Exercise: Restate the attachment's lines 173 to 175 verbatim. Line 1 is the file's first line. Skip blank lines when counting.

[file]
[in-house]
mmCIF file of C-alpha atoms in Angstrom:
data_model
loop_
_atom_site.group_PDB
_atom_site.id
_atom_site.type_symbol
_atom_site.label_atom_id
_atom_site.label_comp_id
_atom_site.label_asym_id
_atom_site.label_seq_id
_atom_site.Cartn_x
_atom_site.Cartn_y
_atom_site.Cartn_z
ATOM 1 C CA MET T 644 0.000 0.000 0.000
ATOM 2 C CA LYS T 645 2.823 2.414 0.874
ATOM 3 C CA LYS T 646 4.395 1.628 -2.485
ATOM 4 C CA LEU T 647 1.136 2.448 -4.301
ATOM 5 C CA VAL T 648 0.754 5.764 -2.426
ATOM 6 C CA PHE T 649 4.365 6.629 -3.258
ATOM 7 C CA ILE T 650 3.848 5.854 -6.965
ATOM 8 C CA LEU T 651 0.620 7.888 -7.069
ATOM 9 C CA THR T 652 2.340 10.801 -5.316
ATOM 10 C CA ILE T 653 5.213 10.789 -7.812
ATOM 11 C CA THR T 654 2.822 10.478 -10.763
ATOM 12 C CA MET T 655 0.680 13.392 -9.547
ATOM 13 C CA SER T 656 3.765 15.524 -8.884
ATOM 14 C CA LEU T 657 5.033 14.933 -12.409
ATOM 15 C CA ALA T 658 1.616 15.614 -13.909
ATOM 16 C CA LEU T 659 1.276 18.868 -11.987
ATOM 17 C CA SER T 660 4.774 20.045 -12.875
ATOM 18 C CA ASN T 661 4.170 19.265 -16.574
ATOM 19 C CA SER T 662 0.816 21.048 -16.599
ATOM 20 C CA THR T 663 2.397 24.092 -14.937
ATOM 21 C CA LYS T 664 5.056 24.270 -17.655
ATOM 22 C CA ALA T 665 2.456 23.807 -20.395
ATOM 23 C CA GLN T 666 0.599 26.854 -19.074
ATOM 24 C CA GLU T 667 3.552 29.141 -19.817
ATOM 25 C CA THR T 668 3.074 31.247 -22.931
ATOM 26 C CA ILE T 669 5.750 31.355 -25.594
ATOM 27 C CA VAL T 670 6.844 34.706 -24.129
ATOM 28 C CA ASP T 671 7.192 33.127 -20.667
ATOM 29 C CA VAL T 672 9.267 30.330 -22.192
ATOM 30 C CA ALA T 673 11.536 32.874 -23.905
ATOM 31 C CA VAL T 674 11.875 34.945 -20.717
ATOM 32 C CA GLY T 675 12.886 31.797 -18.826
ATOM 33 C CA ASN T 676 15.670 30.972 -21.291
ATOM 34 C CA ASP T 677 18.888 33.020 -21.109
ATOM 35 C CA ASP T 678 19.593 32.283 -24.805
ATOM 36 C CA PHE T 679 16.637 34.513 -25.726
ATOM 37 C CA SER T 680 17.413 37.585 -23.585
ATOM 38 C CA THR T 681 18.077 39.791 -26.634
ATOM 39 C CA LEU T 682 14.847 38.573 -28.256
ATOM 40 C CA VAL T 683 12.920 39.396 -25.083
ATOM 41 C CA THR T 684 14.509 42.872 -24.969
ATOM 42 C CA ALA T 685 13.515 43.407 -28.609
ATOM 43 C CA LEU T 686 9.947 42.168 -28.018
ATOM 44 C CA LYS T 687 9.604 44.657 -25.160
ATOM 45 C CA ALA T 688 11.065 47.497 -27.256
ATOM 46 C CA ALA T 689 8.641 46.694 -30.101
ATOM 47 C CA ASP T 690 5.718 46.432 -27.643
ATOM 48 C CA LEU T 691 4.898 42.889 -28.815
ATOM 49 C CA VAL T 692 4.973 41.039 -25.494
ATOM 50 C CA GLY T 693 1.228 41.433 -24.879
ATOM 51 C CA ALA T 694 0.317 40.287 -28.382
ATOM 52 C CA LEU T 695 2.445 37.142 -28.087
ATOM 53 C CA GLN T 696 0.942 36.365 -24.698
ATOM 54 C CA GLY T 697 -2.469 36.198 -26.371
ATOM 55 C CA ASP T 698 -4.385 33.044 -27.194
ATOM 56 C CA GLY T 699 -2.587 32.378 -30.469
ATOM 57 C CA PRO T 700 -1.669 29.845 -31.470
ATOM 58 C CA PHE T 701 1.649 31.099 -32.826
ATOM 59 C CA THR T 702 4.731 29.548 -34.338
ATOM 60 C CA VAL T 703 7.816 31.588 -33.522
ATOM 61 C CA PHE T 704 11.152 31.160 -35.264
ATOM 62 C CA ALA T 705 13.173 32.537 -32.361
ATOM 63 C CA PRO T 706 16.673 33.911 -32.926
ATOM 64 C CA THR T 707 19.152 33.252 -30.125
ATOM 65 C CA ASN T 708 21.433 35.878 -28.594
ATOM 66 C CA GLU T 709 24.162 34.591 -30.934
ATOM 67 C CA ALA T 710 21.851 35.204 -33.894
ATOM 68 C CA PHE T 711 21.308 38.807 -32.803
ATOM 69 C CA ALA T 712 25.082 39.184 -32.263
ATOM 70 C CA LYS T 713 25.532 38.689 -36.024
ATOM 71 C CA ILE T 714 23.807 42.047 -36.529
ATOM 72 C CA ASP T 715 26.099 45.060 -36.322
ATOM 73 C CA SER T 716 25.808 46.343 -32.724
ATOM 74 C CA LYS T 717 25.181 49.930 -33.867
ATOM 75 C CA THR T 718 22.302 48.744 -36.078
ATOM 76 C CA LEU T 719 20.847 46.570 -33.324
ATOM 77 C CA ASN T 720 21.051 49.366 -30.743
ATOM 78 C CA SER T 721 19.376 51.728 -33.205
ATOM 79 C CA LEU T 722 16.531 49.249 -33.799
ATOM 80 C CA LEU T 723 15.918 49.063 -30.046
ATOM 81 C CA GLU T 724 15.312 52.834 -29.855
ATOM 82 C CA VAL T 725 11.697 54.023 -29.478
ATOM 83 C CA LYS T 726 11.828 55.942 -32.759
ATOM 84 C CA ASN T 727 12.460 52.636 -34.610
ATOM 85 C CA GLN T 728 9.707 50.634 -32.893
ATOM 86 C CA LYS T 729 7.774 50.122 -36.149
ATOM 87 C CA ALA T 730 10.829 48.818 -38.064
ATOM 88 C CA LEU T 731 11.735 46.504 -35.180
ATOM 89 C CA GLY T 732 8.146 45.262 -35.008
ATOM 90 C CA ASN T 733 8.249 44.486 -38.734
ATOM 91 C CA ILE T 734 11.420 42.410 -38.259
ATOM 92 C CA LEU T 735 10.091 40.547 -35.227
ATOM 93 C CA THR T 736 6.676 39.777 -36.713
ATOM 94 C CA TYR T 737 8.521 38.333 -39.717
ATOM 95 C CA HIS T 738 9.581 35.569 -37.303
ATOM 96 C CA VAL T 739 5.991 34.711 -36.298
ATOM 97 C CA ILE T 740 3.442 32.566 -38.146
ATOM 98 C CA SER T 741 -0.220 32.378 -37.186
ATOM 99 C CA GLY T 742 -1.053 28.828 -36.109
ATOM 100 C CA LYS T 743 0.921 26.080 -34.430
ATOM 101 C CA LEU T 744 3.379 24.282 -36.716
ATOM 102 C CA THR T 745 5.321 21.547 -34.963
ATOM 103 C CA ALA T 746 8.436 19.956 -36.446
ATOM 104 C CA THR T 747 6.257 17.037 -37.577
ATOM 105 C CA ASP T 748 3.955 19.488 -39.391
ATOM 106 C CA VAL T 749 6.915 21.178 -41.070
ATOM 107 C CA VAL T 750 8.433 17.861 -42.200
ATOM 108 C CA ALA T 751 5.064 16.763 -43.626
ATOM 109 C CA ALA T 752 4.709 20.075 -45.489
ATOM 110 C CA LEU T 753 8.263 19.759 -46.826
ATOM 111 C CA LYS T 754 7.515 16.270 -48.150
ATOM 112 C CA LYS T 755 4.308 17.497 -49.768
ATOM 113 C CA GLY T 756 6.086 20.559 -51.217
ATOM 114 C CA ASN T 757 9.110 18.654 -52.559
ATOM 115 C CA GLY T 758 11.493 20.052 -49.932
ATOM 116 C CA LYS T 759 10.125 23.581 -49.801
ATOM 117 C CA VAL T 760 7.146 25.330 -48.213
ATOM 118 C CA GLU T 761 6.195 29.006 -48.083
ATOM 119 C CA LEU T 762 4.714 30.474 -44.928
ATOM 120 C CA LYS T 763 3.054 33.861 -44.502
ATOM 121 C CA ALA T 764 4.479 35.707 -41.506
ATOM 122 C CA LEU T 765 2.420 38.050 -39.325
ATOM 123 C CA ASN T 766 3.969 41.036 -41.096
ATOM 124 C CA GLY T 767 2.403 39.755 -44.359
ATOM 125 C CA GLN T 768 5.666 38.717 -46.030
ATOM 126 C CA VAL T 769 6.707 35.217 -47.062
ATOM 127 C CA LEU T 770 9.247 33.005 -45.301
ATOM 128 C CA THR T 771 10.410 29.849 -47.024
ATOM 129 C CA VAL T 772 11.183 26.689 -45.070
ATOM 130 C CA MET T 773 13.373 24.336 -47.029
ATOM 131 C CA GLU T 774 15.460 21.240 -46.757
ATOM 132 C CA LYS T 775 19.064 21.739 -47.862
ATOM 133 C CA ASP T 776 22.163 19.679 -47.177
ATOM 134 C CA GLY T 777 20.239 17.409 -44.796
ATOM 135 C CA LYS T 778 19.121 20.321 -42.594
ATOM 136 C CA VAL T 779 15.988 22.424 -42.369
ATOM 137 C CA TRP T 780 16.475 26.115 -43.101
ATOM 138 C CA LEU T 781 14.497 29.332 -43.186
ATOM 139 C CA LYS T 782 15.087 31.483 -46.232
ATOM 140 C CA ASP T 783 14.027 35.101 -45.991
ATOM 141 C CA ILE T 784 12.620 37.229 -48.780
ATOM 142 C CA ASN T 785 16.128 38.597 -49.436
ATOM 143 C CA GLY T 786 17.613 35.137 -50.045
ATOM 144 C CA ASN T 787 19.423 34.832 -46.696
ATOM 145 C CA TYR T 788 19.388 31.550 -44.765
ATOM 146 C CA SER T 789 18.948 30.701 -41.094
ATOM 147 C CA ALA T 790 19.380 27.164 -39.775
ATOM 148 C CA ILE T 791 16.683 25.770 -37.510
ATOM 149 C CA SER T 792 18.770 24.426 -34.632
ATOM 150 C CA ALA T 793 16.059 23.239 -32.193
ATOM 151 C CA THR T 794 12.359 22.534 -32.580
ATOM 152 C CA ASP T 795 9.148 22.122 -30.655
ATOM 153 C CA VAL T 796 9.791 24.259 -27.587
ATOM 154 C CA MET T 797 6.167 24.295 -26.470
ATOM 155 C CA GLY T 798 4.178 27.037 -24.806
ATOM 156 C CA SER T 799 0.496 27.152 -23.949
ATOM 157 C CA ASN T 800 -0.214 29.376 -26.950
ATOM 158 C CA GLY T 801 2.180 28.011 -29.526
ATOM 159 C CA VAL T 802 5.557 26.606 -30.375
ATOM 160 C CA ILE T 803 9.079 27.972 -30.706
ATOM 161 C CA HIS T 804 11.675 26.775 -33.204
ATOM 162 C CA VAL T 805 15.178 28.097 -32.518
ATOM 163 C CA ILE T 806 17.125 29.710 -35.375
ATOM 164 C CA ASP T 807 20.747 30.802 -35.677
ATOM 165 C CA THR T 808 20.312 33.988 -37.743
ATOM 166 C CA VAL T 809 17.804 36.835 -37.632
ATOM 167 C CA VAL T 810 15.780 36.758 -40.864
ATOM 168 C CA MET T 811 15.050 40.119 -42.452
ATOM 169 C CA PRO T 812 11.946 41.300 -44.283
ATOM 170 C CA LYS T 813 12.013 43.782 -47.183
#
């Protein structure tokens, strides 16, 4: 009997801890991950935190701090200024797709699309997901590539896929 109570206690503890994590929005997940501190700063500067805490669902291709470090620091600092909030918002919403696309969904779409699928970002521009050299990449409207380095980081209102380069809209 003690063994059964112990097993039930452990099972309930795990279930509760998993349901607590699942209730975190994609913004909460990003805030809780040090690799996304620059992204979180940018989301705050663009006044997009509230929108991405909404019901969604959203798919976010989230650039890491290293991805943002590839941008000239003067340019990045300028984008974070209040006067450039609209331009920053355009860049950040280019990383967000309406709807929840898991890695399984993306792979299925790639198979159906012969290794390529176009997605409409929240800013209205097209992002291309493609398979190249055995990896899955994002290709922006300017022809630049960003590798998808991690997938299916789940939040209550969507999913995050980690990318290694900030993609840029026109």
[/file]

ATOM 159 C CA VAL T 802 5.557 26.606 -30.375
ATOM 160 C CA ILE T 803 9.079 27.972 -30.706
ATOM 161 C CA HIS T 804 11.675 26.775 -33.204